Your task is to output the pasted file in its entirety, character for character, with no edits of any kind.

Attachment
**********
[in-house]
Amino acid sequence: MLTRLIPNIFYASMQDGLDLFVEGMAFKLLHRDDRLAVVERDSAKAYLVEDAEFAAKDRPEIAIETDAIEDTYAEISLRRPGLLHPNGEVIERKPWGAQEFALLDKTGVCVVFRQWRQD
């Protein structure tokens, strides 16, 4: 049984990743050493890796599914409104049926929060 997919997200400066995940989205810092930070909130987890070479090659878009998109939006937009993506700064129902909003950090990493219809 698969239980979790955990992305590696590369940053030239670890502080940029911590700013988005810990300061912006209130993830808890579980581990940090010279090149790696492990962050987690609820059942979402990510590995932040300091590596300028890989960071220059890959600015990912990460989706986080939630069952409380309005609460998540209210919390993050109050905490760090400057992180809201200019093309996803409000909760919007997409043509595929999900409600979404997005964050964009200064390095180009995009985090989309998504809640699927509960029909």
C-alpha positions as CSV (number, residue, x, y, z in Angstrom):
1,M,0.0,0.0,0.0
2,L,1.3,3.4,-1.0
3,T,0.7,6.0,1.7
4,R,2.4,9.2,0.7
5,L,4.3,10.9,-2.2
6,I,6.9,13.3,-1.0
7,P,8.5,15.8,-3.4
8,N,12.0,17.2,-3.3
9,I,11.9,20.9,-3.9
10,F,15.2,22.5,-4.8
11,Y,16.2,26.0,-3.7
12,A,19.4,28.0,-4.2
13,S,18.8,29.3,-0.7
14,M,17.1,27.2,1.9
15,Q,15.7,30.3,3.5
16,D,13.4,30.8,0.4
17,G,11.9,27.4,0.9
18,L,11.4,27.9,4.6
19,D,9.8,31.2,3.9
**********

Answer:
[in-house]
Amino acid sequence: MLTRLIPNIFYASMQDGLDLFVEGMAFKLLHRDDRLAVVERDSAKAYLVEDAEFAAKDRPEIAIETDAIEDTYAEISLRRPGLLHPNGEVIERKPWGAQEFALLDKTGVCVVFRQWRQD
């Protein structure tokens, strides 16, 4: 049984990743050493890796599914409104049926929060 997919997200400066995940989205810092930070909130987890070479090659878009998109939006937009993506700064129902909003950090990493219809 698969239980979790955990992305590696590369940053030239670890502080940029911590700013988005810990300061912006209130993830808890579980581990940090010279090149790696492990962050987690609820059942979402990510590995932040300091590596300028890989960071220059890959600015990912990460989706986080939630069952409380309005609460998540209210919390993050109050905490760090400057992180809201200019093309996803409000909760919007997409043509595929999900409600979404997005964050964009200064390095180009995009985090989309998504809640699927509960029909």
C-alpha positions as CSV (number, residue, x, y, z in Angstrom):
1,M,0.0,0.0,0.0
2,L,1.3,3.4,-1.0
3,T,0.7,6.0,1.7
4,R,2.4,9.2,0.7
5,L,4.3,10.9,-2.2
6,I,6.9,13.3,-1.0
7,P,8.5,15.8,-3.4
8,N,12.0,17.2,-3.3
9,I,11.9,20.9,-3.9
10,F,15.2,22.5,-4.8
11,Y,16.2,26.0,-3.7
12,A,19.4,28.0,-4.2
13,S,18.8,29.3,-0.7
14,M,17.1,27.2,1.9
15,Q,15.7,30.3,3.5
16,D,13.4,30.8,0.4
17,G,11.9,27.4,0.9
18,L,11.4,27.9,4.6
19,D,9.8,31.2,3.9